The Blade’s excellent job of reporting the disheartening growth of blight in Toledo has unfortunately created knee-jerk reactions by city leaders (“Mayor decries Blade’s report on city blight; Collins says housing court to blame for cleanup delays,” June 18).
While the city’s code-enforcement and nuisance-abatement efforts need to be improved, focusing solely on enforcement treats the symptom but ignores the disease.
The cause of blight in Toledo is the growth of poverty. Low home-ownership rates lead to the decline of housing stock and neighborhoods.
City leaders need to take a holistic approach and adopt initiatives that raise the median income of people who live in Toledo.
The community also needs to focus on improving the financial literacy and capacity of its residents. Greater support of Toledo’s Financial Opportunity Center and efforts to link tax incentives to hiring local residents would be a good start.
Editor’s note: The writer is a former Toledo City Council president and 2013 mayoral candidate.
Ford too late in addressing issue
Toledo City Councilman Jack Ford sure jumped on the bandwagon about Toledo’s blight (“Ford calls for creation of city Blight Authority; Councilman wants inspection chief gone,” June 17). The situation didn’t arise overnight, and it won’t disappear in a snap.
Had Mr. Ford established some kind of authority when he was Toledo’s mayor, the mayors who followed him would have recognized the importance of cleaning up our city.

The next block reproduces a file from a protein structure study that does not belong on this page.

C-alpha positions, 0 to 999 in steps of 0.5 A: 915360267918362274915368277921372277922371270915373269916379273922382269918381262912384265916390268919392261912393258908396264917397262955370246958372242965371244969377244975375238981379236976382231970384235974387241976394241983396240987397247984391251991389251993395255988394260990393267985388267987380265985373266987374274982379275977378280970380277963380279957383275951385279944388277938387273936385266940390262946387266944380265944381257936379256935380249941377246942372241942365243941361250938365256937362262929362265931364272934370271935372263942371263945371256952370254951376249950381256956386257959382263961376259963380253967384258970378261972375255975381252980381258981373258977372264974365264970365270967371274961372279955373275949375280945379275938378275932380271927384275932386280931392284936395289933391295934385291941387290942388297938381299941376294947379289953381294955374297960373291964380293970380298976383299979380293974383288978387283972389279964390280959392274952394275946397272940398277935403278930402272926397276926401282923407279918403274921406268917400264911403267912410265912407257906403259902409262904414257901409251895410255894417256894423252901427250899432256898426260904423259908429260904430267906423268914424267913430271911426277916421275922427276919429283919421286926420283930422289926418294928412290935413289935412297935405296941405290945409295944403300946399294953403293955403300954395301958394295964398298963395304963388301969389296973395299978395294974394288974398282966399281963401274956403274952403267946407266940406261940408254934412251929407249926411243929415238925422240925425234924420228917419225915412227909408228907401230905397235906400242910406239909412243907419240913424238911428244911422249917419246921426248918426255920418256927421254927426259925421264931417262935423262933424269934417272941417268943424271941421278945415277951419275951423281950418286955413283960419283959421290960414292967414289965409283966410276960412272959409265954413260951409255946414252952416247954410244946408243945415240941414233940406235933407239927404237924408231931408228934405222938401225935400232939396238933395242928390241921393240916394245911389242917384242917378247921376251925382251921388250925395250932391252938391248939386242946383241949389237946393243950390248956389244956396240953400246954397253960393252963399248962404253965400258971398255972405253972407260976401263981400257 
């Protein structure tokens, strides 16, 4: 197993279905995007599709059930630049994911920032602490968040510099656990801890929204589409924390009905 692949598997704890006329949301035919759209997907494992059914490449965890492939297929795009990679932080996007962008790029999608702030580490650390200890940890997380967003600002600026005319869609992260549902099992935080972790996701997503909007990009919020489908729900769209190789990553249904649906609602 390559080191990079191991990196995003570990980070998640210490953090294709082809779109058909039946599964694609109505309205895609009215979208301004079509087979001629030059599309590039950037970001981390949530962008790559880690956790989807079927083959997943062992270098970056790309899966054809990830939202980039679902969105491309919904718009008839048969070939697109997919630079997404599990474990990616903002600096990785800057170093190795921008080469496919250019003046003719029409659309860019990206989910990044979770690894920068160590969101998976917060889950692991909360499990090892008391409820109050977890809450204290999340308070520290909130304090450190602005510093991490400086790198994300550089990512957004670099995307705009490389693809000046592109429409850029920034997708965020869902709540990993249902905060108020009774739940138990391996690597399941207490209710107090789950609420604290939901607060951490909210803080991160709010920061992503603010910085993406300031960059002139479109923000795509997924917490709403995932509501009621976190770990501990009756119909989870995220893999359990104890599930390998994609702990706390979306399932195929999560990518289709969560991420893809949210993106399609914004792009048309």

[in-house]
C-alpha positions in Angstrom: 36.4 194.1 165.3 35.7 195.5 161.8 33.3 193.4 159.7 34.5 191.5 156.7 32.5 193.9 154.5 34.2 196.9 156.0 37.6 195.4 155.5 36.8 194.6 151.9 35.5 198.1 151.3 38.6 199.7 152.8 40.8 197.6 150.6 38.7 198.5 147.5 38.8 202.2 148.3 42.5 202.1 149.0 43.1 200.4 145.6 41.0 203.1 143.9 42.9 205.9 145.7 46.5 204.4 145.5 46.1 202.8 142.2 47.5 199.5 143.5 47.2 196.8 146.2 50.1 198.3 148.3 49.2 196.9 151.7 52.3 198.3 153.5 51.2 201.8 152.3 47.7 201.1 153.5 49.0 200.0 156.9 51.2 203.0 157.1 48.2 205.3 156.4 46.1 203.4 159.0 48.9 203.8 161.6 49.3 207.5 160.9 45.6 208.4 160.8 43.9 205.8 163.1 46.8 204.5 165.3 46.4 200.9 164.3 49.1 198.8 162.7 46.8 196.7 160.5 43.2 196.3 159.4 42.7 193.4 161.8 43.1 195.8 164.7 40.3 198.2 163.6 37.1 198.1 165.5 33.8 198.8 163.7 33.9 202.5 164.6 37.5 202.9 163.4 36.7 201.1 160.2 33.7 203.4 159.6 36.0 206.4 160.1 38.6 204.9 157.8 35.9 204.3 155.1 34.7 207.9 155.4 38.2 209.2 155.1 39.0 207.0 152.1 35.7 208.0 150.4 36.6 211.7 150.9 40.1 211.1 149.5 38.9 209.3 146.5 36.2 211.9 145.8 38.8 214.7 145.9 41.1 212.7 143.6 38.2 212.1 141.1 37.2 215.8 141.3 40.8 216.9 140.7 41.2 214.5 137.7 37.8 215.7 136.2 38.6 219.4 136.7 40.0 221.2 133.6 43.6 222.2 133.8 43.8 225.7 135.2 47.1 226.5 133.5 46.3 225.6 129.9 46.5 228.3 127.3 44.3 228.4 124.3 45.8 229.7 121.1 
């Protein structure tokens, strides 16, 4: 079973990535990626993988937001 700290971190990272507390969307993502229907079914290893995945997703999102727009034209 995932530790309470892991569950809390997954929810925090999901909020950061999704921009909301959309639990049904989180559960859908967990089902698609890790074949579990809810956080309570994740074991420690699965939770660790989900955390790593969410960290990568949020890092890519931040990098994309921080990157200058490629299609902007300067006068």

Gateway project bodes ill for road
Once the realignment of the Anthony Wayne Trail’s entrance into downtown Toledo is completed, some may think all will be well (“Plan debated for gateway to downtown; Many like change; traffic moves could hurt others,” June 12). But it won’t.
There is no comfort in knowing that the poor condition of our streets is taking a backseat to a pleasingly landscaped entrance to downtown.
As a lifelong Toledoan and Old West End resident, I am not impressed by the city seeking to concentrate on an $8 million deal for one intersection.
Inmates should clean city
City officials should put the criminals who are in the Lucas County Jail to work on cleanup duty. Taxpayer money takes care of them. They should be made to work for it.
Marina District still blighted
Chinese investors bought land in Toledo’s Marina District and have done nothing with it; it’s still blighted (East Toledo: Smokestack demolition set to start on July 10; City will pay $388,000 using federal money,” June 19).